How to Capture Packets Continuously with Wireshark and Dumpcap

Need to know an easy way to capture packets for extended periods of time and save them as small .pcap or .pcapng files?

Well you’re in luck! Not only is it possible, but it’s super easy!

Plus, we can even have the capture overwrite the oldest files so the capture can continue indefinitely, much like a CCTV system would handle recorded video.

The easiest way is to use a tool called Dumpcap which you’ll get when you install Wireshark. I’ll also show you how to do this with Wireshark itself if you’re more comfortable with that and explain the pros and cons.

Continuously Capture Packets to Separate Files with Dumpcap

Dumpcap is a command line tool for dumping network traffic to a file that is installed alongside Wireshark.

Related: How to Install Wireshark on Windows 10

There is a lot that you can accomplish with Dumpcap, which you can read more extensively about here, but I’m only going to cover what most people reading this want to accomplish, and that is:

To capture network traffic continuously and save it to multiple files, so that we have smaller, more easy to open and parse chunks of data, which will overwrite the oldest files so that we don’t eat up a ton a space.

The first thing you need to do is figure out the name of the interfaces on your system that you can capture from. To do this:

  1. Open a command prompt window and change the directory to the wireshark install directory. In my case it’s C:\Program Files\Wireshark so I’ll use the command:
    cd c:\Program Files\Wireshark
  2. Next run the following command to output the interfaces on your system as seen by dumpcap:
    dumpcap -D
    Which will result in an output similar to:
    c:\Program Files\Wireshark>dumpcap -D 1. \Device\NPF_{29DB0546-511A-4B91-BFE4-7E8E512C9A4A} (Bluetooth Network Connection) 2. \Device\NPF_{DDDFAF45-DC44-4B19-9359-E2A733B9573A} (Wi-Fi) 3. \Device\NPF_{BDF87ACA-618D-4C62-91E1-F3C07BA45401} (VMware Network Adapter VMnet0) 4. \Device\NPF_{CB0805F7-2B4B-450A-8B45-C0CE0D5244A8} (VMware Network Adapter VMnet1) 5. \Device\NPF_{C7247074-2A8A-409A-990F-B514A56540CA} (Ethernet 2)

Now that we have our interface name, we can use the dumpcap command string to begin dumping packet data to a file which is:

dumpcap.exe -b filesize:10000 -b files:10 -i "Ethernet 2" -w C:\capfilename.pcapng -q

-b filesize:10000 means capture until pcapng file is 10,000kb or ~10MB. You can set this as low or high as you are comfortable with. Smaller files open faster.

-b files:10 means capture up to 10 files before overwriting the oldest file. You can set this as low or high as you are comfortable with. Less files means less space consumed before it begins overwriting the oldest files.

-i “Ethernet2” means use the ethernet adapter with the name “Ethernet 2” which we determined earlier, we could also use the number given to the ethernet adapter when we ran the dumpcap -D command earlier.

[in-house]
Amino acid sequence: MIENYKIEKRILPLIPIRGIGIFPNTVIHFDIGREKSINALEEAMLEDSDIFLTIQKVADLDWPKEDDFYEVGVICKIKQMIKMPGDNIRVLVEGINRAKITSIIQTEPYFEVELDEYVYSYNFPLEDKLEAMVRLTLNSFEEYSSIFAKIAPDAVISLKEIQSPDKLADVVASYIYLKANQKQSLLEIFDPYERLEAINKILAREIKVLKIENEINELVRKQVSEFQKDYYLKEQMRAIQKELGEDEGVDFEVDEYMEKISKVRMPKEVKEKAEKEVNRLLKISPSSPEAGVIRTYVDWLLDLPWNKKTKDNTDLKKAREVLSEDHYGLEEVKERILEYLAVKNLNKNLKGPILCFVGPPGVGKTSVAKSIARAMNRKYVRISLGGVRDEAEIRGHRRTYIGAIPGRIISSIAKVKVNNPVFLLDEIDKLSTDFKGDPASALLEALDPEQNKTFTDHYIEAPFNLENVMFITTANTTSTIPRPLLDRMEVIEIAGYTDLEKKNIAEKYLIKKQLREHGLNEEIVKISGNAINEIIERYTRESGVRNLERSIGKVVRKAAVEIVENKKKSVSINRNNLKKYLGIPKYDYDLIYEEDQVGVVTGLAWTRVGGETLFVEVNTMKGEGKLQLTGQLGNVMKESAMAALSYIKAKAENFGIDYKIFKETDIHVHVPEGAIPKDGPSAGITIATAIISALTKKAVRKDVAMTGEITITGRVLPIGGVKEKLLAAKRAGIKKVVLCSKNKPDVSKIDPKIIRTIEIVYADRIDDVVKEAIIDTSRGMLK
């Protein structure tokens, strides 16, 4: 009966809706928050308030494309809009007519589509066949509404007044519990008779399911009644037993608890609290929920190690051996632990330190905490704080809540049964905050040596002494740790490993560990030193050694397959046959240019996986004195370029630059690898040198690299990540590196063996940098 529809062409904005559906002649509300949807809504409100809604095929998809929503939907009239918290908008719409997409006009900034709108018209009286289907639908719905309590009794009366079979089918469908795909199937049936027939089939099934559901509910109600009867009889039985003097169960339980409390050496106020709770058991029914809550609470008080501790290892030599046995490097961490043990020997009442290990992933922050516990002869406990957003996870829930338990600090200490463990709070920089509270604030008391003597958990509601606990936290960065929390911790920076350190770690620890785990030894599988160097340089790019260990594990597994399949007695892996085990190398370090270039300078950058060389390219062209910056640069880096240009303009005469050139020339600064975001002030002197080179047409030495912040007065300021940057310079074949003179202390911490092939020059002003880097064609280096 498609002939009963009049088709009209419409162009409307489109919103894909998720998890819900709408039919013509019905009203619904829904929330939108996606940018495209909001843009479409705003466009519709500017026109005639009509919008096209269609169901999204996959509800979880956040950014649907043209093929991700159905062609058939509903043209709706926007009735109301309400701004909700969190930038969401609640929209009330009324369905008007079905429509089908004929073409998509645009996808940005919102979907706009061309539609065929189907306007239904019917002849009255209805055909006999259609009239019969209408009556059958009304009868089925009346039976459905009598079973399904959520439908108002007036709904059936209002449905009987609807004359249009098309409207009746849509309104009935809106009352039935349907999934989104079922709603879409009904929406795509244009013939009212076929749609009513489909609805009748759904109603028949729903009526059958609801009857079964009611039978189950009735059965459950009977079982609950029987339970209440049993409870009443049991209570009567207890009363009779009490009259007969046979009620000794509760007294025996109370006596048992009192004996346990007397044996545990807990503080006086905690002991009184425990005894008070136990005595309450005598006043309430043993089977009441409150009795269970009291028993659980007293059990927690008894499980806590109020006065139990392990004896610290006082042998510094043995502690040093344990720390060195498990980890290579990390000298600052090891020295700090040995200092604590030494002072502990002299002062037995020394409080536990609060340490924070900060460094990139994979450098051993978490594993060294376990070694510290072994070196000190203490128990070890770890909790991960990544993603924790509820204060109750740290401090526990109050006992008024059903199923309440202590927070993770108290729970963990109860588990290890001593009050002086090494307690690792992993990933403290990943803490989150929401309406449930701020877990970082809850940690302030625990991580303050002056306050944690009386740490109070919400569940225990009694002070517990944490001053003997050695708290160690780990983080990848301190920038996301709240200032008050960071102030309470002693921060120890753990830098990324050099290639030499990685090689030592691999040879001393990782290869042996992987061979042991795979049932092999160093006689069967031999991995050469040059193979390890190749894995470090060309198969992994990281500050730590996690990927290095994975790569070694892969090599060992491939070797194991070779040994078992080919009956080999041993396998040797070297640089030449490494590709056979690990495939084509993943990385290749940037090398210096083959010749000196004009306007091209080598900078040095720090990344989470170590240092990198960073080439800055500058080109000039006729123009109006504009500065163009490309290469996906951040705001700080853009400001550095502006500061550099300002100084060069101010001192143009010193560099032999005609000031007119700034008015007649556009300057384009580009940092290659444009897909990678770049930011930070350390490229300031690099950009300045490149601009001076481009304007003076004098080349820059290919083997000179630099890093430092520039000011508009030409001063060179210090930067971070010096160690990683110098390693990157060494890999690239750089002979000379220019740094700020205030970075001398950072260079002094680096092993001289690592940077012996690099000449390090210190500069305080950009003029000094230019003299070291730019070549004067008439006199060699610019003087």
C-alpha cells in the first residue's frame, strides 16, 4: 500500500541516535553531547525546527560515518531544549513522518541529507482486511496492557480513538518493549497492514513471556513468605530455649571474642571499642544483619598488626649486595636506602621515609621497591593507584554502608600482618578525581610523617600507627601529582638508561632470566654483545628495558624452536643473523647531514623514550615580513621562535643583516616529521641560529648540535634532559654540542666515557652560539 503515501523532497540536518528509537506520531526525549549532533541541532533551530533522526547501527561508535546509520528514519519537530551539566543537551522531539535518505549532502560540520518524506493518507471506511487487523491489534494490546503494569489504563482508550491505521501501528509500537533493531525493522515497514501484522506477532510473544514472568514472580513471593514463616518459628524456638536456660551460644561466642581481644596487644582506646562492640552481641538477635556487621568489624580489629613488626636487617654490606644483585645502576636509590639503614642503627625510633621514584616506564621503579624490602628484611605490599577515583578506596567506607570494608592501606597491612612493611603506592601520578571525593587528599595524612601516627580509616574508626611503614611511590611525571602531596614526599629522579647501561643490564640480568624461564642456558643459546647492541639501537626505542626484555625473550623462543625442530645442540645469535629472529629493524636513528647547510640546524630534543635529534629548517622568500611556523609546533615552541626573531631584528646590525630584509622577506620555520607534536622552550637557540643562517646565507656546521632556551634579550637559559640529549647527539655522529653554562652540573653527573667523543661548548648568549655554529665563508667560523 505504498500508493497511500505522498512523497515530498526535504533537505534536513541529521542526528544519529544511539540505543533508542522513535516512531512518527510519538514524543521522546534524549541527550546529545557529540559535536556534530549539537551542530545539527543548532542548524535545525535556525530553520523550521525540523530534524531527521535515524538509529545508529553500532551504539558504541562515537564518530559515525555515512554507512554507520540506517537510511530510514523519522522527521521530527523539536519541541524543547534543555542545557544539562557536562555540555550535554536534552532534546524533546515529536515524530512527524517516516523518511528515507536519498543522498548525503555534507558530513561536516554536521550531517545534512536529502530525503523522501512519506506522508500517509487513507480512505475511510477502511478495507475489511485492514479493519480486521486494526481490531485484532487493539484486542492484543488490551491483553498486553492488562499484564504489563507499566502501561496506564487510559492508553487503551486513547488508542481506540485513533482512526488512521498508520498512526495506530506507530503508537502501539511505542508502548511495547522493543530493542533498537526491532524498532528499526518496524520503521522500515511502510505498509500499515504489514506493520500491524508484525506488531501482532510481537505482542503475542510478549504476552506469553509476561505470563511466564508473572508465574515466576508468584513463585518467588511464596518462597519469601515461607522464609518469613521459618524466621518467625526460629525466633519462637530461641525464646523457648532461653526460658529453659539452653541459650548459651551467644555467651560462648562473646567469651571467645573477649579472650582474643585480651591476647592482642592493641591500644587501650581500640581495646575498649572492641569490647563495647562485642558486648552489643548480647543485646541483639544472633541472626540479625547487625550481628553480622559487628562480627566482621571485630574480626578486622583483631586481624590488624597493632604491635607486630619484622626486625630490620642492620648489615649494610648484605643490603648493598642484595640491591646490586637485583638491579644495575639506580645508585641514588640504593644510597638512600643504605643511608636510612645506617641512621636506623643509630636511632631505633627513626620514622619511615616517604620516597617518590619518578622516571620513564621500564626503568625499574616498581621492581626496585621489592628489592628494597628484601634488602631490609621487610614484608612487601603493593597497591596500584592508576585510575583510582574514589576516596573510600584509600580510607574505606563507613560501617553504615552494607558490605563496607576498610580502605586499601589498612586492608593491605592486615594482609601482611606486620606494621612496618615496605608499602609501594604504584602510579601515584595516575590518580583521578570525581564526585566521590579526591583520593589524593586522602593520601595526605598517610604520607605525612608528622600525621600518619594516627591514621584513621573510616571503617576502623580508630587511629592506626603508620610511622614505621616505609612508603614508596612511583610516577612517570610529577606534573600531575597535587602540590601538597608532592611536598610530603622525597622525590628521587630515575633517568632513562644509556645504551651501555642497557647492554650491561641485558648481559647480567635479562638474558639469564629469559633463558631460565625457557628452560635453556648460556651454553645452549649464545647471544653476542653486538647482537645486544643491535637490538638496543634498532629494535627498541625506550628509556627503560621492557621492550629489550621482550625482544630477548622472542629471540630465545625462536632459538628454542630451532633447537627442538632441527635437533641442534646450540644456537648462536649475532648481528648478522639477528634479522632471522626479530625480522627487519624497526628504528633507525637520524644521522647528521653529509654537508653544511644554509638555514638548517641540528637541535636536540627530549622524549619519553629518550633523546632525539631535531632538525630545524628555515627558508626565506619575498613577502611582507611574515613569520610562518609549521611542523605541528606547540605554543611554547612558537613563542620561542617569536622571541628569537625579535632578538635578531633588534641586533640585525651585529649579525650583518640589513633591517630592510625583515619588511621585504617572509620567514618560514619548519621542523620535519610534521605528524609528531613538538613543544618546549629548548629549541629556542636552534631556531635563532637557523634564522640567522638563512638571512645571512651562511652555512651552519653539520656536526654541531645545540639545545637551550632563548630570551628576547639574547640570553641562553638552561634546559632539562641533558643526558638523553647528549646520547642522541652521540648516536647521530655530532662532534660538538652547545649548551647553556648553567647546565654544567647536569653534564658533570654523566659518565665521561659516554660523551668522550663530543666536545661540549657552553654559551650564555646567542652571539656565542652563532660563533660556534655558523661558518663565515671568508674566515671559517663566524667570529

-w c:\capfilename.pcapng means prepend each capture file with the word capfilename and save it to c:\ with the extension .pcapng

-q means to not print the number of captured packets to the command prompt window. This is optional, but I see no benefit in watching a continual counter.

So to interpret the command above, I would be capturing roughly 100MB of packet data in 10MB chunks before the ring buffer kicks in and starts overwriting old capture files.

The files will be saved in the .pcapng file format by default. If you prefer .pcap you can use the -P option.

The amount of time that this capture will cover is entirely dependent on how busy your network traffic is. More traffic will mean more data in less time so your capture window will be smaller. I suggest running a small test capture to see how fast you fill up your desired file size to ensure you have a wide enough window within your capture file set.

You can also run the command in PowerShell but you need to prepend the command with a .\ so that PowerShell understands that it is running dumpcap.exe and not trying to run a cmdlet.

Continuously Capture Packets to Separate Files with Wireshark

We can also accomplish a similar result to above by using the GUI interface within Wireshark. The caveat being that Wireshark generally consumes more memory over time compared to just running Dumpcap.

  1. Open Wireshark and navigate to Capture -> Options -> Output
  2. Enter a file path and filename to prepend your files, choose your desired output format, check to Create a new file automatically after…, check the box in front of the max file size, and then check to use ring buffer and specify the max number of files before overwriting.
    How to perform continuous Wireshark capture and save to individual files that overwrite to save space.
  3. Click Start to begin the continuous capture and keep an eye on your systems memory usage if you were aggressive in your settings.

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Chase Smith, CCNP

Chase Smith, CCNP is a Network Engineer III who has spent the last decade elbow deep in enterprise system administration and networking. He can usually be found trying to warm up behind the storage in the datacenter.

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